September-October - The Gospel Magazine
The Gospel Magazine 175 • BOOK REVIEWS • Editors Note: We /lve, regretfully, In a day when most evange/lcals have abandoned the Authorised (King James) Version ofthe Bible. Rather, therefore, than ceasing to review most books, we try to warn readers by stating If the book uses another version ofthe Bible. The position ofthe Gospel Magazine remains true to the AV as the best text and translation, in beautiful and formative E.nglish. That we name another translation does not mean we endorse it. More Mountain Movers - Champions of the Faith. George M. Ella. Go Publications. pp. 473, hardback. £ 17.95 plus £3.00 p&p. ISBN 0 95486 240 6. The above is a sequel to an earlier volume entitled: Mountain Movers. Like the former one, this book aims to give biographical accounts of characters from church history. Dr. Ella also includes some of his experiences while engaged in missionary work in Lapland, and his writing is full of interesting observations about a people who are probably little known to us in this country. A profuse and wide-ranging book. With an individualistic and diffuse style, the author reveals his own robust views on church history, especially the Reformed and Puritan period. If he is right, then many church history books need to be re-written. B.G. Wllllam Booth. Andrew Edwards and FleurThornton. Day One Publications. pp. 32,A4 booklet. £3.00. ISBN I 903087 83 X. Wllllam Carey. Andrew Edwards and FleurThornton. Day One Publications. pp. 32,A4 booklet. £3.00. ISBN I 846250 12 9. These are the second and third in a series of A4 booklets for children and young people entitled Footsteps ofthe Past, the first being on John Bunyan. Using text, puzzles and activity sheets, questions and answers, and numerous illustrations, these attractive and interesting booklets provide a simple account of the life ofWilliam Booth, founder of the Salvation Army, and ofWilliam Carey, missionary to India. My two granddaughters, aged twelve and ten, to whom I passed them, both found them interesting and enjoyable to read.The puzzles generally were straightforward for them, though they found the instructions on two of them somewhat difficult to understand, and they spotted one or two errors. The publishers permit photocopying of the activity pages and associated text for class or group use; some might not like the use of dice for one of the activity sheets. A good introduction for children to the life of men much used of God. Jesus, The Way. I. A. Sadler, published by the author, 6 Aston Close, Pangbourne, Reading, RG8 7LG. pp. 84, paperback. £5 plus p&p. The lack of spiritual prosperity in the church today prompted the writing of this little book which sets out to remind the believer that Jesus does reign in the midst of His Church. It is the author's desire that we might know the power of the precious blood of the Redeemer, and to this end he traces out the pathway of the Christian in six short chapters. Setting out the security and blessedness of the one true way, he shows the sovereignty of God in salvation, and what it is to receive Christ. He lays emphasis upon the Church and its witness, the union of believers in Jesus Christ, and their mutual love for one another, and includes a chapter on assurance in trial, and fellowship with Christ in His sufferings. A final chapter on the heavenly prospect concludes the book. . Liberally sprinkled with quotations from the Authorised Version of the Bible, there is much for the Christian to ponder upon, and a prayerful reading will surely prove profitable to the soul. J.YV. J.w.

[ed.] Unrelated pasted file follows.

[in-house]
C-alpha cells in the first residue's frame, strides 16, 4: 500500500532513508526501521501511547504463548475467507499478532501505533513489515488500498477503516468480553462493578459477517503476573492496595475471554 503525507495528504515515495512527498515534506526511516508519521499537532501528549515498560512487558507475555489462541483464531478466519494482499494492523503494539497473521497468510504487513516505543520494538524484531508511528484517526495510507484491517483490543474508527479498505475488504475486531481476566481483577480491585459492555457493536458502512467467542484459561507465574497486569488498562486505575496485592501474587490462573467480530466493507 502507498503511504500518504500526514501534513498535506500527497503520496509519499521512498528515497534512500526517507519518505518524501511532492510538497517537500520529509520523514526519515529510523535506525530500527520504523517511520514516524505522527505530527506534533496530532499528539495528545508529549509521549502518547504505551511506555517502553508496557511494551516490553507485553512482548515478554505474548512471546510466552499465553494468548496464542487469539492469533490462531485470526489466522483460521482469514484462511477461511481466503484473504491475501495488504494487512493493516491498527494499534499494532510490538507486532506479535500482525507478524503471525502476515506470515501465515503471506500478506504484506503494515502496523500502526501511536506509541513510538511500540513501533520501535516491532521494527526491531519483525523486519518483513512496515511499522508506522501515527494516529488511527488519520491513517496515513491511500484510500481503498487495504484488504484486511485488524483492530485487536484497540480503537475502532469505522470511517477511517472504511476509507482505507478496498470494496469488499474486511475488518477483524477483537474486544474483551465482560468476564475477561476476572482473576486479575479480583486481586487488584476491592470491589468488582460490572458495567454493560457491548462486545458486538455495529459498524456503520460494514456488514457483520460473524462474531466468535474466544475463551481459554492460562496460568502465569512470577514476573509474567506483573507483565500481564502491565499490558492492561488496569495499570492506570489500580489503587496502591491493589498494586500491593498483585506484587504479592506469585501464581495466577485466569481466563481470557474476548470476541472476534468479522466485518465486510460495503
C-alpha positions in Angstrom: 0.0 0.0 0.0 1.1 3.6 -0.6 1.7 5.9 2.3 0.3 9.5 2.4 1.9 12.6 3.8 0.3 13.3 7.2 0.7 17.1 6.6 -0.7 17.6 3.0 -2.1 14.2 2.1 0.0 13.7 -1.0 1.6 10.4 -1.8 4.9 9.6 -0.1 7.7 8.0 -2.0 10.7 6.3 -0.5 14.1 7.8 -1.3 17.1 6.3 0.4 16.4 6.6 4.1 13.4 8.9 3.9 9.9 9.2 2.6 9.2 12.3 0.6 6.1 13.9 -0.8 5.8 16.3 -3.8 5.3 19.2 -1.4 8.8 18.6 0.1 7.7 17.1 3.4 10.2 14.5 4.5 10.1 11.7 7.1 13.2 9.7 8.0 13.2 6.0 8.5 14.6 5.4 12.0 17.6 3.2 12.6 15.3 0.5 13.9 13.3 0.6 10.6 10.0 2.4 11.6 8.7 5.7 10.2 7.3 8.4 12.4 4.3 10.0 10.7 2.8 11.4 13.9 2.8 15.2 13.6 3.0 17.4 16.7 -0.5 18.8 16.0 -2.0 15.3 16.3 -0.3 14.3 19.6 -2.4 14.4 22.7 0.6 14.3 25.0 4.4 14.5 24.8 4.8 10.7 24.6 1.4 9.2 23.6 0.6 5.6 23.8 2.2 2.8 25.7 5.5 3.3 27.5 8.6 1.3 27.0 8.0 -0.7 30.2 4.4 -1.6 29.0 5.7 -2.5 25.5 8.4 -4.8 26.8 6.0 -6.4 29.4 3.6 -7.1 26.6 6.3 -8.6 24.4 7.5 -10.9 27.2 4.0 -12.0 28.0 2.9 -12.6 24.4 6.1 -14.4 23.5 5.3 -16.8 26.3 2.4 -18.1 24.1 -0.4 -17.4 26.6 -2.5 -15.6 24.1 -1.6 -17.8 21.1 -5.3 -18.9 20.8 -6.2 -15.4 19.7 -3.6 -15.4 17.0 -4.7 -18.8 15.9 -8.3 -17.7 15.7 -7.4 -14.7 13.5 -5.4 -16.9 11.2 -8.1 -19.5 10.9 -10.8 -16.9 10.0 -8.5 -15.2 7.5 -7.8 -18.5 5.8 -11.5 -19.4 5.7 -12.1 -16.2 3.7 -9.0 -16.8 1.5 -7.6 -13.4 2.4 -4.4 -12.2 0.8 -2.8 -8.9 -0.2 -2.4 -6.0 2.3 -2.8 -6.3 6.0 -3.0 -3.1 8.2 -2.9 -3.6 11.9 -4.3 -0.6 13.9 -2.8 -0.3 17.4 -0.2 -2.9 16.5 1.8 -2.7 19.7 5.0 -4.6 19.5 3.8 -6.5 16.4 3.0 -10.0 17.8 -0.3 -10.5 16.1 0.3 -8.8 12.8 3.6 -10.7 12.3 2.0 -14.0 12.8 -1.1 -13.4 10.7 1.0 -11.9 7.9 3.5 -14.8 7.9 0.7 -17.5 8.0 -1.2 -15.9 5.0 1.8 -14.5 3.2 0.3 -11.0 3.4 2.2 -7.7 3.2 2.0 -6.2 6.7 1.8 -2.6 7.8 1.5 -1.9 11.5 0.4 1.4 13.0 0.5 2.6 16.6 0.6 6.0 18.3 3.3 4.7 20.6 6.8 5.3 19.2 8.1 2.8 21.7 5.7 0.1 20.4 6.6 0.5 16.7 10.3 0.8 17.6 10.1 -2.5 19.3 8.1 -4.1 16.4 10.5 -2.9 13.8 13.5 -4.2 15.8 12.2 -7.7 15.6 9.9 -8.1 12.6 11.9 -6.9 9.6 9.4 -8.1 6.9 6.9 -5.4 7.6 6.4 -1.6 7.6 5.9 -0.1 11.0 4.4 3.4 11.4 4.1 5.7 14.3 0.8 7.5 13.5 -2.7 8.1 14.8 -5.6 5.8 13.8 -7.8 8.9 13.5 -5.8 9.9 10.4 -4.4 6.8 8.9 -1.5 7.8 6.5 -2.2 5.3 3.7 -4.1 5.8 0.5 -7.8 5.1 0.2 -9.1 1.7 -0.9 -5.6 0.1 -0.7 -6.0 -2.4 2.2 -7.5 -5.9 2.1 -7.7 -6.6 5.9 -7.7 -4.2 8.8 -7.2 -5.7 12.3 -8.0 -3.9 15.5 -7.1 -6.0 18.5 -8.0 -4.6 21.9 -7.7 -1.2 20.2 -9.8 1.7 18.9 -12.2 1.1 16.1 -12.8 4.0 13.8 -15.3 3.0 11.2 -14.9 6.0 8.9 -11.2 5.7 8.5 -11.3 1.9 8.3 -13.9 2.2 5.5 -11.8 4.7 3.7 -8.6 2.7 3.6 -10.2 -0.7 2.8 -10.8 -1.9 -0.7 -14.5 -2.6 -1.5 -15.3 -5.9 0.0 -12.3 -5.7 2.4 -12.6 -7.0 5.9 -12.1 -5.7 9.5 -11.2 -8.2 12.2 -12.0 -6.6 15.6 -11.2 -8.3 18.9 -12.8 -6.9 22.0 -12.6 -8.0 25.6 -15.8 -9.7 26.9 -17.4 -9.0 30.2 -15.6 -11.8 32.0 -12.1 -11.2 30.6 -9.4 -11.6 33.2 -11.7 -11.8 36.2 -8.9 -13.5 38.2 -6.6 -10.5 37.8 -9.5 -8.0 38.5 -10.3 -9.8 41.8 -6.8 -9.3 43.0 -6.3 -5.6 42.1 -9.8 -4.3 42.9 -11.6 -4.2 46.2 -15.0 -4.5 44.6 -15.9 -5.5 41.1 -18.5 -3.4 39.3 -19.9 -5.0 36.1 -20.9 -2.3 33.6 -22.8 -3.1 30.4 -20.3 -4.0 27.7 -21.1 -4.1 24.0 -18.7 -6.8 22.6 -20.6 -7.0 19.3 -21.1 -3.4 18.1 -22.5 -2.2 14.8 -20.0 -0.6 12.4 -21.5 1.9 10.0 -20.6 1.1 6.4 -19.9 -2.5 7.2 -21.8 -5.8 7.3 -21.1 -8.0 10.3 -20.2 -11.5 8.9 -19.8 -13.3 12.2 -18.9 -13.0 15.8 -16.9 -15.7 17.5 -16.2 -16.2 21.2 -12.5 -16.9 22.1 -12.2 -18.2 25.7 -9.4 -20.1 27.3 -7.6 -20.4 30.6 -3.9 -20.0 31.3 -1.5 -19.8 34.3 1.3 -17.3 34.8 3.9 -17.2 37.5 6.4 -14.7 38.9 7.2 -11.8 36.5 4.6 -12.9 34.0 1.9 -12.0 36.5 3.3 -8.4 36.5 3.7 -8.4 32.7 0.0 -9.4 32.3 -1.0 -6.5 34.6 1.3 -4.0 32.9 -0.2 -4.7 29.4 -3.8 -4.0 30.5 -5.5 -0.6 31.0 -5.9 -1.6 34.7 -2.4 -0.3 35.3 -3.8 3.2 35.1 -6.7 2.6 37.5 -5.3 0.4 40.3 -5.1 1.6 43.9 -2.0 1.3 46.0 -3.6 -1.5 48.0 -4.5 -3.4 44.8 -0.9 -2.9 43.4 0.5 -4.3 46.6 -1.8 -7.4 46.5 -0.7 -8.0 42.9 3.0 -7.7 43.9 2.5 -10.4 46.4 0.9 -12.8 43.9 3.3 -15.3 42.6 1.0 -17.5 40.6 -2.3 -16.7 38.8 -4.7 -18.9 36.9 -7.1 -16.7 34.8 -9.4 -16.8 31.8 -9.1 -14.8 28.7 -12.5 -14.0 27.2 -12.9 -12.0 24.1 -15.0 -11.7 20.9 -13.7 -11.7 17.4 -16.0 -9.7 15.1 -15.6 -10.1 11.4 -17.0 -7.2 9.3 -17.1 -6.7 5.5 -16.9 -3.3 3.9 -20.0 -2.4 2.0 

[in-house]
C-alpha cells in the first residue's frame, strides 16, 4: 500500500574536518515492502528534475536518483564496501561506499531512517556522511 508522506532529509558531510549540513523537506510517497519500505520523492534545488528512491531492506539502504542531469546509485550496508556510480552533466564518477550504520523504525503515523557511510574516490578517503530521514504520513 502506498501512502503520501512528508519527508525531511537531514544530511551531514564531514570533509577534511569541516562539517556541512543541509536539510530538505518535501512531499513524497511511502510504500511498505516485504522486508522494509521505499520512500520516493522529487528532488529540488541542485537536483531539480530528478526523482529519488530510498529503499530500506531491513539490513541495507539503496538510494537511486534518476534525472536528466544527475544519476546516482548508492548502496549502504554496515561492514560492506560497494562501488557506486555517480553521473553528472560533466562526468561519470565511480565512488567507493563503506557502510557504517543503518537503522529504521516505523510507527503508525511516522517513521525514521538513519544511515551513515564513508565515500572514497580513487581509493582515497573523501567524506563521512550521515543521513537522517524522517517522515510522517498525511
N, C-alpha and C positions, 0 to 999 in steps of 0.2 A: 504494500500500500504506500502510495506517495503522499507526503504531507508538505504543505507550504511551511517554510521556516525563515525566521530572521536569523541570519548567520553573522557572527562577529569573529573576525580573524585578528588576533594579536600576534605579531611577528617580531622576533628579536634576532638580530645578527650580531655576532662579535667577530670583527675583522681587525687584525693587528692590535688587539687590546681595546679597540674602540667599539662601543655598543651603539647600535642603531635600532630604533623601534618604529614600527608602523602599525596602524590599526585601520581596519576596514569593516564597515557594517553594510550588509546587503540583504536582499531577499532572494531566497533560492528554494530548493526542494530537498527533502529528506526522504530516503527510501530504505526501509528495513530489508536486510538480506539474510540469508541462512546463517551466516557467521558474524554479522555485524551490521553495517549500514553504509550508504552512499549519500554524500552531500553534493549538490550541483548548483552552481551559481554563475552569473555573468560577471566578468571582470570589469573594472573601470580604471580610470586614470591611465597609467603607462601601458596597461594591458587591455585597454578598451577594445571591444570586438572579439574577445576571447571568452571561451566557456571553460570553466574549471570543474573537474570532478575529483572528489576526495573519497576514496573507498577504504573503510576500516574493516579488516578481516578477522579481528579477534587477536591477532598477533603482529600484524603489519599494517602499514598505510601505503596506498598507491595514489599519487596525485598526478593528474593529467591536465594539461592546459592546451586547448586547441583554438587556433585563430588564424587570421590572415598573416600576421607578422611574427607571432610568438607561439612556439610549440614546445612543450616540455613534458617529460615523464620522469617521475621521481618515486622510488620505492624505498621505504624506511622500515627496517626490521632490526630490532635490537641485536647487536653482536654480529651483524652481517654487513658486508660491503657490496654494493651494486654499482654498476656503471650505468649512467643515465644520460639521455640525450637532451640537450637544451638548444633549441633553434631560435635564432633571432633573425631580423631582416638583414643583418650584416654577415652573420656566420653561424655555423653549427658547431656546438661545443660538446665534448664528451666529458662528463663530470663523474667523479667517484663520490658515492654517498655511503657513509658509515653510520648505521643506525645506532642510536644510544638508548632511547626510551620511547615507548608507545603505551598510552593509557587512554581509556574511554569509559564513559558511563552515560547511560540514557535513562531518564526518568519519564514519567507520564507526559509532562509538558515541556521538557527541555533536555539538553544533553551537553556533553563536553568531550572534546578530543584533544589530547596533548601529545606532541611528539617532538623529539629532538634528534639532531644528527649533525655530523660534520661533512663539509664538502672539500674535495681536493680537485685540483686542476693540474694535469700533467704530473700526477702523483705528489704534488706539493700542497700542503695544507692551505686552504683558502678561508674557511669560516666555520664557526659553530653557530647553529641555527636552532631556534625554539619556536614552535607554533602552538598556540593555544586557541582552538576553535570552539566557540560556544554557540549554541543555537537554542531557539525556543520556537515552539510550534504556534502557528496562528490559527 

176 The Gospel Magazine CUltivating Christian Character: The Fruit of the Spirit. Kieran Beville. Day One Publications, pp. 203, paperback. £8.00. ISBN I 903087 78 3. This book is based upon a number of articles that the author published on the Fruit of the Spirit (Galatians 5:22-23).The style of writing is clearly sermonic.Throughout the book the NIV is used. The book concludes with a study guide which can be used both by groups and also as a help to individual study. On page 7 the author tells us that "we are not compelled or constrained to modify our attitudes or actions ... as we yield to that divine authority....The Spirit is not only to reside in our hearts but also ought to reign there." And herein lies one of the problems with this book. The author seems to have a low view of the sovereignty of God, viz. that the Holy Spirit may dwell within without his being the Sovereign ruler of the heart - which is the Keswick teaching that Christ can be Saviour without His being Lord. This is a defective view of both justification and sanctification. From this view of salvation, Mr. Beville goes on to say on page 35: "Will you put yourself on the road where you can meet with Jesus and have that vital life-transforming encounter with Him?" I would expect such comments from Arminians, but most certainly not from ministers who are considered to be Reformed.Where is the work of the Holy Spirit in an "encounter with Jesus" to be found? I feel this book is unsatisfactory as a scriptural exposition of the Fruit of the Spirit, but it is only typical of much modern Reformed teaching. The Christian faith is often reduced to a matter of intellect and scholarship, and only lip service is paid to real heart-warming Christian experience. Preachers tell their hearers to "put yourself on the road", rather than demonstrating how the Holy Spirit does His work of drawing a person to Christ and turning his feet Heavenward. There is an important typographical error on page 60 where the church at Ephesus is substituted for the church at Laoaicea: "he spoke to the church at Ephesus: 'So, because you are lukewarm ... ' (Revelation 3: 16)." J.E.N. I Corinthians. Peter Naylor. Evangelical Press. pp. 544, hardback. £ 16.95. The EP Study Commentaries represent a scholarly Evangelical approach to the text and meaning of Scripture, and are of benefit to preachers and students alike. This volume is a re-working of the author's 1996 treatment of this great epistle, which came out in the EP "Welwyn Student Commentary" range. Some of the wording is identical or very similar, though there are marks of revision at every stage of the work. Naylor, an experienced pastor, takes a conservative line, with a cessationist approach to the charismata. Indeed, it was this very subject that led to the original work which underlies this one. Therefore the attention to application is very helpful, and the great epistle is made very relevant to church life today. Those who want a work that is more up-to-date than much that is available, yet still sound, will do well to consider this book. E.J.M. The Old Evangelicalism: Old Truths for a New Awakening. lain. H. Murray. The Banner ofTruth Trust. pp. 240, hardback. £ 14.00. ISBN 0 85151 90 I 6. This book is based upon a number of papers which have been given by Mr. Murray at various conferences for preachers in different parts of the world.The one theme that runs through almost all of the lectures given is that the Evangelicalism of today is somewhat different from the Evangelicalism that was known by previous generations. Mr. Murray analyses today's problems in the church as a skilful physician. He diagnoses the malady and the malaise affecting the Church today and also prescribes the remedy. There has been a removal from the old paths of Calvinistic orthodoxy. Themes such as a correct understanding of sin, regeneration, and justification by imputed righteousness, are all considered by the author. These truths were known and loved by Christians